The casual tourist might mistake Portland, Maine, for a typical cruise ship destination. Step into a restaurant or bakery, however, and you realize that the Portland of Commercial Street, the main by-the-­harbor drag, is a separate world.

It’s a world powered by fresh seafood, a small-scale farming industry and cheap real estate. Places such as Eventide Oyster Co., which started as an oyster bar, are thriving. Its success lies in its varied menu: from tuna crudo and ceviche to a Korean fried chicken sandwich and whoopie pies.

I visited Eventide for their signature dish, a green salad with a nori vinaigrette and pickled vegetables. It takes you by surprise. As he demonstrates the recipe, Mike Wiley, Eventide’s co-owner, has a friendly yet taut face. The kitchen is a long galley affair, and efficiency is the password.

He begins with the pickling liquid—rice vinegar and sugar—which is used for sliced onion and spiralized daikon and carrot. Next up is nori seaweed, which is toasted. Wiley blitzes the brittle nori in a blender to create a fine powder. To that, he adds mirin, soy sauce, canola oil and rice vinegar, all of it quickly processed to make the dressing.

When dressing salads, Wiley starts with a small amount of dressing. He says to begin with half as much as you think you’ll need, toss thoroughly, and only then add more. Use a huge bowl to make tossing easier.

Seaweed by the Sheet: Nori Beyond the Sushi Wrapper

Thin sheets of dried seaweed known as nori begin as edible red algae. It is washed, strained, shredded, pressed, and dried into brittle, paper-thin sheets.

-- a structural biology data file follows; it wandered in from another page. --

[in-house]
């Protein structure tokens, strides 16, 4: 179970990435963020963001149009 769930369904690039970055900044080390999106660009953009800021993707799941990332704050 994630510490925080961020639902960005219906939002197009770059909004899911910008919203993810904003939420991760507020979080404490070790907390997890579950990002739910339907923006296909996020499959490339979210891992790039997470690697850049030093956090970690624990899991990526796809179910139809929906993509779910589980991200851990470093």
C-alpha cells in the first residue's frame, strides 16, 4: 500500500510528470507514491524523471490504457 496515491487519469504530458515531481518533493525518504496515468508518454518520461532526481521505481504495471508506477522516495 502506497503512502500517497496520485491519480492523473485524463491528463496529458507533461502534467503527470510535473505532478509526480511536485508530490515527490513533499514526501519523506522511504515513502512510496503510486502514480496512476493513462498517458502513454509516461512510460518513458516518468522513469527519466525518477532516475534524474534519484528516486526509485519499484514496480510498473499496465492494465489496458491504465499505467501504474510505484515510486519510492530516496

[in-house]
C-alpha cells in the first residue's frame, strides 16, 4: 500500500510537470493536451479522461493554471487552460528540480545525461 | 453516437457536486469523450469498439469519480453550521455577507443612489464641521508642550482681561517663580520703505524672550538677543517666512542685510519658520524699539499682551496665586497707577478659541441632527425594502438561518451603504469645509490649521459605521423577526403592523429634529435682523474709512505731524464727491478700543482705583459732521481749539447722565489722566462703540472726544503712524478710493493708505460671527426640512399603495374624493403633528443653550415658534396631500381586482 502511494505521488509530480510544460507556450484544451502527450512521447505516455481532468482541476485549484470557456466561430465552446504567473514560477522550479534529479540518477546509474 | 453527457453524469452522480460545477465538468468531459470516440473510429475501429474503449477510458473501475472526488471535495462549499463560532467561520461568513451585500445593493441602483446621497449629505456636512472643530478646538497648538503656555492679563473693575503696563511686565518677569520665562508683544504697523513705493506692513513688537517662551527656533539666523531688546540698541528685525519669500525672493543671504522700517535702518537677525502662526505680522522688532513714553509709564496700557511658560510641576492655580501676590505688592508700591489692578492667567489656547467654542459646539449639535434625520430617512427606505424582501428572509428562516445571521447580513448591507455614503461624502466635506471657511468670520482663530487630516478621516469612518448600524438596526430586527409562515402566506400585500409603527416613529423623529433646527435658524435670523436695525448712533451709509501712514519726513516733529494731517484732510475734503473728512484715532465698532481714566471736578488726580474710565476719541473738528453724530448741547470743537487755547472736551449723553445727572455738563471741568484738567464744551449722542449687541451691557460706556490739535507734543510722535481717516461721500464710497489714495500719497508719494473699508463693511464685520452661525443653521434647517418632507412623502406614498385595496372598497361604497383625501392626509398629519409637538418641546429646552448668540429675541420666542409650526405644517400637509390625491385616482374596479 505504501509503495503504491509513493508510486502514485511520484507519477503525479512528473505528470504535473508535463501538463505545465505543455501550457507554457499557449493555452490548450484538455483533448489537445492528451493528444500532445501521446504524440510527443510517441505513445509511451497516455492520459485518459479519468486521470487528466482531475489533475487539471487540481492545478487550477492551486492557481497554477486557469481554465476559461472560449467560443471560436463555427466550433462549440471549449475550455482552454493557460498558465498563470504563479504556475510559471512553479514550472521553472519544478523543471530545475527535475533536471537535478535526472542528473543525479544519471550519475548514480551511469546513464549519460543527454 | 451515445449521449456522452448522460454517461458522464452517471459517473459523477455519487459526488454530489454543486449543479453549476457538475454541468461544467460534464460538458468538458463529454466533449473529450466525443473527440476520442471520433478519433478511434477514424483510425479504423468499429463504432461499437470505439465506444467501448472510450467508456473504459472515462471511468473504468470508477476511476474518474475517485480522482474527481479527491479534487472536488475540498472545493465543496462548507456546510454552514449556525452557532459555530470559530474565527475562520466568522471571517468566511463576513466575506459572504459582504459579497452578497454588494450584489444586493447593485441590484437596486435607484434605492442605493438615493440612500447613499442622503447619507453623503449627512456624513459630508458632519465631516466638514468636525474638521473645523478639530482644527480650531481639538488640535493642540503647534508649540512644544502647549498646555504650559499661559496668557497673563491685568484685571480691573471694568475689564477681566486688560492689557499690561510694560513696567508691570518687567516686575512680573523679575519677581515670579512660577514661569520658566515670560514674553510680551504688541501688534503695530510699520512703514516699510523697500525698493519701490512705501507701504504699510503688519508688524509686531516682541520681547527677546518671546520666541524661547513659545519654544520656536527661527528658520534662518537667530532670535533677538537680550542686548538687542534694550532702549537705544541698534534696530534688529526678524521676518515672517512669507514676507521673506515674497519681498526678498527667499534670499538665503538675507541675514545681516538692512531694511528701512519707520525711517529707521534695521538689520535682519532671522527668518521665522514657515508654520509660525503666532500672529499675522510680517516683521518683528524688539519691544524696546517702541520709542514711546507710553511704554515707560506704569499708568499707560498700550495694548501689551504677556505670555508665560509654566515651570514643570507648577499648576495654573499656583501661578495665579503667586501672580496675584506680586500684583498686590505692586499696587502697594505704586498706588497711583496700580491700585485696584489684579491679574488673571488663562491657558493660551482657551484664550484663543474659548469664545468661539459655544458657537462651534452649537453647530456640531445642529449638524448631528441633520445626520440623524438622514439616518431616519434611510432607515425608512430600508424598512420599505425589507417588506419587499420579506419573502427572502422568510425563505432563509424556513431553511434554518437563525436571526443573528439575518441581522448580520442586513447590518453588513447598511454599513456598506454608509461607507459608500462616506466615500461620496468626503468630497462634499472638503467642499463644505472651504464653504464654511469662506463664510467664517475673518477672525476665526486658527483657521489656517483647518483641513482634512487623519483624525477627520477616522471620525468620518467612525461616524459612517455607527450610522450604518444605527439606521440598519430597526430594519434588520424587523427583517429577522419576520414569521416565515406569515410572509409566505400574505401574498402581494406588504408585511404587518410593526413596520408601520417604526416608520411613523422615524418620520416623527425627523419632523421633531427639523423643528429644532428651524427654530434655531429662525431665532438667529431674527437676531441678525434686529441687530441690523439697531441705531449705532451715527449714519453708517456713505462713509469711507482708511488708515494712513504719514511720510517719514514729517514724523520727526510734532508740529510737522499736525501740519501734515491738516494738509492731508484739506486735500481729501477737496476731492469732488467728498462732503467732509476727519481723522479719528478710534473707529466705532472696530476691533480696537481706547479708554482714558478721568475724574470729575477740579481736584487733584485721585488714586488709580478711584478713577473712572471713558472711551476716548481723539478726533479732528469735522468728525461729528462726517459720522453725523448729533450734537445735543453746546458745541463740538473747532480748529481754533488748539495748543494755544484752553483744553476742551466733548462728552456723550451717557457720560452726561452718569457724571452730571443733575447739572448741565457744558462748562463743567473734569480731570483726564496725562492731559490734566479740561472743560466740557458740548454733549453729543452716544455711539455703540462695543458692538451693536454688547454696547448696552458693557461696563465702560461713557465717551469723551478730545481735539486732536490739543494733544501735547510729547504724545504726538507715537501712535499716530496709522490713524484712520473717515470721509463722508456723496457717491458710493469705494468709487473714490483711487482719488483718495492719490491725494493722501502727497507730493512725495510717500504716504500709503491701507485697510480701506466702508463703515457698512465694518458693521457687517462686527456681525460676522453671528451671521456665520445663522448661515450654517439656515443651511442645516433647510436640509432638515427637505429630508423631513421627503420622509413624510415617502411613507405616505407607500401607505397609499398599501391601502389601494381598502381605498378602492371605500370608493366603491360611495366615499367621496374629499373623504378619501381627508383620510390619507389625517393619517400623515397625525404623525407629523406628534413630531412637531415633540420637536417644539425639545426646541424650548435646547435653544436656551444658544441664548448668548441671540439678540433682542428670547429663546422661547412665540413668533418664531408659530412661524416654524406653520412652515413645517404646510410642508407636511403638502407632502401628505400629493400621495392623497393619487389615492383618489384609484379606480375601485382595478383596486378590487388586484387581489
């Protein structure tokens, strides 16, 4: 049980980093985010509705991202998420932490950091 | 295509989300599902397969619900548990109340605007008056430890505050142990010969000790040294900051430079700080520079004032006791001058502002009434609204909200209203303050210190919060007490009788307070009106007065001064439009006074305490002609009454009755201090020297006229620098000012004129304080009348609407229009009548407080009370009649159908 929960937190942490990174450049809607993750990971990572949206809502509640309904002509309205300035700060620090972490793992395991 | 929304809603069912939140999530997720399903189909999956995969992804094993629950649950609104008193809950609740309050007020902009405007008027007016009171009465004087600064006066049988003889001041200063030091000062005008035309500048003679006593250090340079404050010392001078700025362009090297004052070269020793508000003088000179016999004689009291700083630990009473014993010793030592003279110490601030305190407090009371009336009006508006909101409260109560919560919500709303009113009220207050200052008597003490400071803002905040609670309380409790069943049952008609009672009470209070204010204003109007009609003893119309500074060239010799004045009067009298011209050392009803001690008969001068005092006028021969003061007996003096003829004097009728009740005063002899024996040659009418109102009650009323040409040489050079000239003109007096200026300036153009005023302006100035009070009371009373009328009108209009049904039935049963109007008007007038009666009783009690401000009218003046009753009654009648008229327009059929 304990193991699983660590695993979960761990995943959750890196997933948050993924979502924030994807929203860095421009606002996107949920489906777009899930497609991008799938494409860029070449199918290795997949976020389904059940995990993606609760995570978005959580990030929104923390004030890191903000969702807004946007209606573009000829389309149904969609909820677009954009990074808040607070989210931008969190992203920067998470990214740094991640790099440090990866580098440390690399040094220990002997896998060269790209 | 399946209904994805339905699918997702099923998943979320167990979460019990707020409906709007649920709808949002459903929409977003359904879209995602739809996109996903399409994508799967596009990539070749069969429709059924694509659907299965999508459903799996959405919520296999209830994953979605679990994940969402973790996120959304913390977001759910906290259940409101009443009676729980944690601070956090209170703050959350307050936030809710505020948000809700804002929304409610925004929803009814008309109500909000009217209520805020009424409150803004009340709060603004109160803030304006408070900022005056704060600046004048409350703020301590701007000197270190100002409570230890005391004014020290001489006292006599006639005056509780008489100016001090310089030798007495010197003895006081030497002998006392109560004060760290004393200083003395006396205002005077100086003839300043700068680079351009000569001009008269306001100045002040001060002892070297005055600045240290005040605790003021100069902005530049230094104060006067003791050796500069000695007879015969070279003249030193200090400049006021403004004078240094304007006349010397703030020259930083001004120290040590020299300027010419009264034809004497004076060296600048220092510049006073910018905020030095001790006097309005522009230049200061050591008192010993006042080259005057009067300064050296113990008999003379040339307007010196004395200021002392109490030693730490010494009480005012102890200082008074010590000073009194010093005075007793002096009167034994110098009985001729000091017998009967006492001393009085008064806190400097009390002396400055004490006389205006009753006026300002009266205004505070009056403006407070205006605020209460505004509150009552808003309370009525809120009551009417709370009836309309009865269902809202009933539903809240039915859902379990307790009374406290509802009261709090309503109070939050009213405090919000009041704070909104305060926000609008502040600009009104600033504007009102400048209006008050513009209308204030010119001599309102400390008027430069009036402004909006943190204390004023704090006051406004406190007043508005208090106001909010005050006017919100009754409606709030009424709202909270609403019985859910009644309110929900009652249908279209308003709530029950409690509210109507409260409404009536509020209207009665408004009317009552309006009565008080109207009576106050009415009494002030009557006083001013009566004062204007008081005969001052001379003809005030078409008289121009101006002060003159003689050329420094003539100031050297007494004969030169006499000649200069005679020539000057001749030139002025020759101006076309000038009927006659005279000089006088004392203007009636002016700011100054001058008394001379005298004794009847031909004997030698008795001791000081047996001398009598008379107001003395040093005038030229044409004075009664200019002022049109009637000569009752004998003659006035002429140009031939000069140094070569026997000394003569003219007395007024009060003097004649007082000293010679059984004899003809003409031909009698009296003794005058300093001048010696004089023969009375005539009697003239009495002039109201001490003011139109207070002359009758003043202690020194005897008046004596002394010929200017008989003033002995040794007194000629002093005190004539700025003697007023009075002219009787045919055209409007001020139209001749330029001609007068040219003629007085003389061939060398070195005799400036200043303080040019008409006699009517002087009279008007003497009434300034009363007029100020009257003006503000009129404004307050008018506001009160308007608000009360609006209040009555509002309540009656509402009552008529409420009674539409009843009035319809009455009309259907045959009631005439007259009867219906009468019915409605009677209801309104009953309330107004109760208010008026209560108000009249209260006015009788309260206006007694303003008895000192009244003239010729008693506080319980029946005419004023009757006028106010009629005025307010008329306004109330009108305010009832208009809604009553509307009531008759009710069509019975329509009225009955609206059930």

With its briny flavor and umami notes, nori is best known as a wrapper for makimono (rolled sushi). It’s also used to season both savory and sweet dishes.

Korean-style seasoned nori, which is thinner and crispier than sushi nori, is flavored with salt and oil. It often is sold as a snack to be eaten as one would a chip.

In Asia, nori snack sheets usually are wrapped around cooked rice. We use them to add briny-­savory notes to our salad dressing. We also cut the sheets into threads to garnish noodle dishes and deviled eggs. And we mix small bits into ground meat for extra-savory meatballs.

Back at Milk Street, we substituted more common red radishes for daikon, then pickled them—along with sliced onion and carrot strips—in hot rice vinegar, sugar and water. For the dressing, we used a spice grinder to pulverize seaweed snacks (they are already toasted), then mixed in soy sauce, mirin, oil and rice vinegar, slightly thickening the dressing.

To serve, we tossed spring greens with half the pickles; the other half we mounded on top. The simple secret of this salad is the combination of the umami base combined with the bright, crisp bite of pickled vegetables. Simple never tasted so good.